The teacher vote is set to make a big shift towards Labour in next week's general election, compared with the 2015 vote, a Tes survey suggests.
In total, 68 per cent of respondents said they expected to vote Labour, 10 per cent backed the Liberal Democrats, and 8 per cent chose the Conservatives.
The online poll may not precisely mirror the percentage split in next week’s vote among teachers. But it shows a clear trend: teachers are making a big switch to Labour.
In the survey, 51 per cent of the same teachers said they voted Labour at the 2015 election – 17 percentage points lower than the survey's finding for current voting intentions.
The importance that teachers place on politicians’ plans for schools appeared to play a big role in the swing to Labour.
Of the more than 1,200 primary, secondary and special school teachers who filled in the questionnaire, 70 per cent said school policies were “very important” in deciding how they would vote, with 25 per cent saying they were “quite important”.
And when asked which party had the best education policies or track record, 75 per cent said Labour.
'People now see that the cuts are real'
John Tomsett, headteacher at Huntington School in York, believes that school funding is driving teachers towards the Labour Party.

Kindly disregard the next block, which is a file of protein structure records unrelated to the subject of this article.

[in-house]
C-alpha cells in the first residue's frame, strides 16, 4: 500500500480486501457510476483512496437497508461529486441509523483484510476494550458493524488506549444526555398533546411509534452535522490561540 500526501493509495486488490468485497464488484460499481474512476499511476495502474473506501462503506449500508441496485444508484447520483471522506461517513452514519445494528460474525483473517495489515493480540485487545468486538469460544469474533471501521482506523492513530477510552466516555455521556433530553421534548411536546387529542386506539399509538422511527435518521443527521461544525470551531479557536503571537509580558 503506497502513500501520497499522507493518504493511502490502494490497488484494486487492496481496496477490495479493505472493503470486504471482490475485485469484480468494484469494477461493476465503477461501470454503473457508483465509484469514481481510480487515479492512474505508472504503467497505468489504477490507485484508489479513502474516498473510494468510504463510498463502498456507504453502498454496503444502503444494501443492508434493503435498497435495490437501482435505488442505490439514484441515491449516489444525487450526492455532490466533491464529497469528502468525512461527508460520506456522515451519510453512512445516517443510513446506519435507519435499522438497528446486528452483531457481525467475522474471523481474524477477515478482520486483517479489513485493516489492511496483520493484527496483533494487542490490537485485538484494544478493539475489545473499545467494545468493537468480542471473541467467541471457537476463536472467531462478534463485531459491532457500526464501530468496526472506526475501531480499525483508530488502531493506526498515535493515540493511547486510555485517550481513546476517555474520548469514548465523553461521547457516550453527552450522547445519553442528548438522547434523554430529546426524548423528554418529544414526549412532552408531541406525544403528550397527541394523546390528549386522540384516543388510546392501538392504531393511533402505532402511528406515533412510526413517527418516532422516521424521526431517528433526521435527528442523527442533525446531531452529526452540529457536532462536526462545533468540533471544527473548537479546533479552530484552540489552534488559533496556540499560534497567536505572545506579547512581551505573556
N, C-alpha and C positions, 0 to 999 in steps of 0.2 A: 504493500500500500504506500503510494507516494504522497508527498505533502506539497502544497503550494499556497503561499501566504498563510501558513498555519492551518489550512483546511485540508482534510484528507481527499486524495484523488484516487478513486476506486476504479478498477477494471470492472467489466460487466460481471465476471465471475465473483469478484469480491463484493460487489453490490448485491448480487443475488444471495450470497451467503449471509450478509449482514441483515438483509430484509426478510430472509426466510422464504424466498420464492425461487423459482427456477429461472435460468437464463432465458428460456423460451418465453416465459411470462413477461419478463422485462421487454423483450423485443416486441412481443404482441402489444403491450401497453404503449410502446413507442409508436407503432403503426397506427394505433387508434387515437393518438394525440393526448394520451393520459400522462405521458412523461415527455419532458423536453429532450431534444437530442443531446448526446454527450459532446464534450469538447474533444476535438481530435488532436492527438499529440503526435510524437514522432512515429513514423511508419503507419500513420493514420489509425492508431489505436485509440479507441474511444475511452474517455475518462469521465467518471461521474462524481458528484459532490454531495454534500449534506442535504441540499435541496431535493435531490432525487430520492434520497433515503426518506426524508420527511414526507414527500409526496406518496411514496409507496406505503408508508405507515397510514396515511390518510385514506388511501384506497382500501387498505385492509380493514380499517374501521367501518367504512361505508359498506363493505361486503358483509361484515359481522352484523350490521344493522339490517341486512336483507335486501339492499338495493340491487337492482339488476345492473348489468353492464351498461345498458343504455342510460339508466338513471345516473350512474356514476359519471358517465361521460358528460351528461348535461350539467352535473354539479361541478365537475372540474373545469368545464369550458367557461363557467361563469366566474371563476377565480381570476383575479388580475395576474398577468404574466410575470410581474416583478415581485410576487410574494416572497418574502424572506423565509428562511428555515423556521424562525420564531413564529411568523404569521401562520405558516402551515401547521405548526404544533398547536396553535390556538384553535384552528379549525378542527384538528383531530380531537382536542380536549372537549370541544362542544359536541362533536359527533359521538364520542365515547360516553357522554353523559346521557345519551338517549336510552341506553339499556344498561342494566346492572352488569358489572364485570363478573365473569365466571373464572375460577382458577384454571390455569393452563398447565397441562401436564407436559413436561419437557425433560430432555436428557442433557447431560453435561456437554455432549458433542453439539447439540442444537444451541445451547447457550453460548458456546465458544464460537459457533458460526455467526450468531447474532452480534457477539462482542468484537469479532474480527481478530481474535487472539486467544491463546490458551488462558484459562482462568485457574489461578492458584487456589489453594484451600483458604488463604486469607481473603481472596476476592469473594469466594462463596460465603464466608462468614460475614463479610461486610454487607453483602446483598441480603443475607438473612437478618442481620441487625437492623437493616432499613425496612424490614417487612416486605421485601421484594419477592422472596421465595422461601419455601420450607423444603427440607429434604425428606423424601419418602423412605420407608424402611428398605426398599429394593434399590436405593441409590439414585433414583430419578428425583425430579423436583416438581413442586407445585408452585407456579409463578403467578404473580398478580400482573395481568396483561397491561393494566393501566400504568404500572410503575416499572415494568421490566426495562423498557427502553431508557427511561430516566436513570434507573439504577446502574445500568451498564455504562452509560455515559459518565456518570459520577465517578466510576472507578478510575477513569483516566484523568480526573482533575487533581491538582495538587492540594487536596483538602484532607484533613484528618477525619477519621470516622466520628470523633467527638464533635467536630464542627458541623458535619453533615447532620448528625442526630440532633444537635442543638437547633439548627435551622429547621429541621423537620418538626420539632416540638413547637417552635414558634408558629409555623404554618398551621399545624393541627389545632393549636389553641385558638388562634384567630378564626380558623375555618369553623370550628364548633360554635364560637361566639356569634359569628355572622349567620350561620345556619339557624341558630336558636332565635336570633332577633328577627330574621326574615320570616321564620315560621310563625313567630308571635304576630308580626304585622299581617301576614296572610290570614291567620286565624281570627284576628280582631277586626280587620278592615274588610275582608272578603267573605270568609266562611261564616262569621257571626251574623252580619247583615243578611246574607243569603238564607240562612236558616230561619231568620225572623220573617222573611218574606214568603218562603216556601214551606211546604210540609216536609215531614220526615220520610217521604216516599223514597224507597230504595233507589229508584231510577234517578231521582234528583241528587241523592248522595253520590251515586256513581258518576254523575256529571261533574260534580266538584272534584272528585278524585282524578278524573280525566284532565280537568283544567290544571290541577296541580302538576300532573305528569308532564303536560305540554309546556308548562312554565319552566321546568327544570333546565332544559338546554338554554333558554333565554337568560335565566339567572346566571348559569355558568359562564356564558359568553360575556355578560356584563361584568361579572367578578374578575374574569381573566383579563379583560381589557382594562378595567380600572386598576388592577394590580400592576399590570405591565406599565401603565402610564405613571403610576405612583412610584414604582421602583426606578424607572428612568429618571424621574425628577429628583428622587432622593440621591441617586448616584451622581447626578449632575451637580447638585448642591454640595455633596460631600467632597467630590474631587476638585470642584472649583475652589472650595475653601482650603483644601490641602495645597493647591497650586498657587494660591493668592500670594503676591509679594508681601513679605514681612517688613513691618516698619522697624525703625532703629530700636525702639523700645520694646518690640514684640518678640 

“I would say that in the lead-up to 2015, education was off the agenda, as both main parties knew there would be funding cuts whoever got in,” he told Tes.
“It was not on the agenda. Although there were quite a few rumblings across the country, it was not hitting the classroom. It was at the headteacher level at that point. I think what has happened in the last two years is that people are realising it’s for real. The heads are not joking: ‘I used to have textbooks; my class has gone up from 27 to 32…’”
Mark Lehain, founder and principal of the Bedford Free School in Bedford, and policy fellow at the right-leaning thinktank Policy Exchange, described the unions’ school funding campaign as “naughty” for conflating the funding formula with the general squeeze.
But he admitted that it had “cut through” and helped to drive the shift to Labour among teachers.
“This election campaign has come out of nowhere and has rocked up in the middle of the campaign against what unions claim are cuts,” he said. “I would imagine that has a lot to do with it.”
This is an edited article from the 2 June edition of Tes. Subscribers can read the full article here. To subscribe, click here. This week's Tes magazine is available in all good newsagents. To download the digital edition, Android users can click here and iOS users can click here
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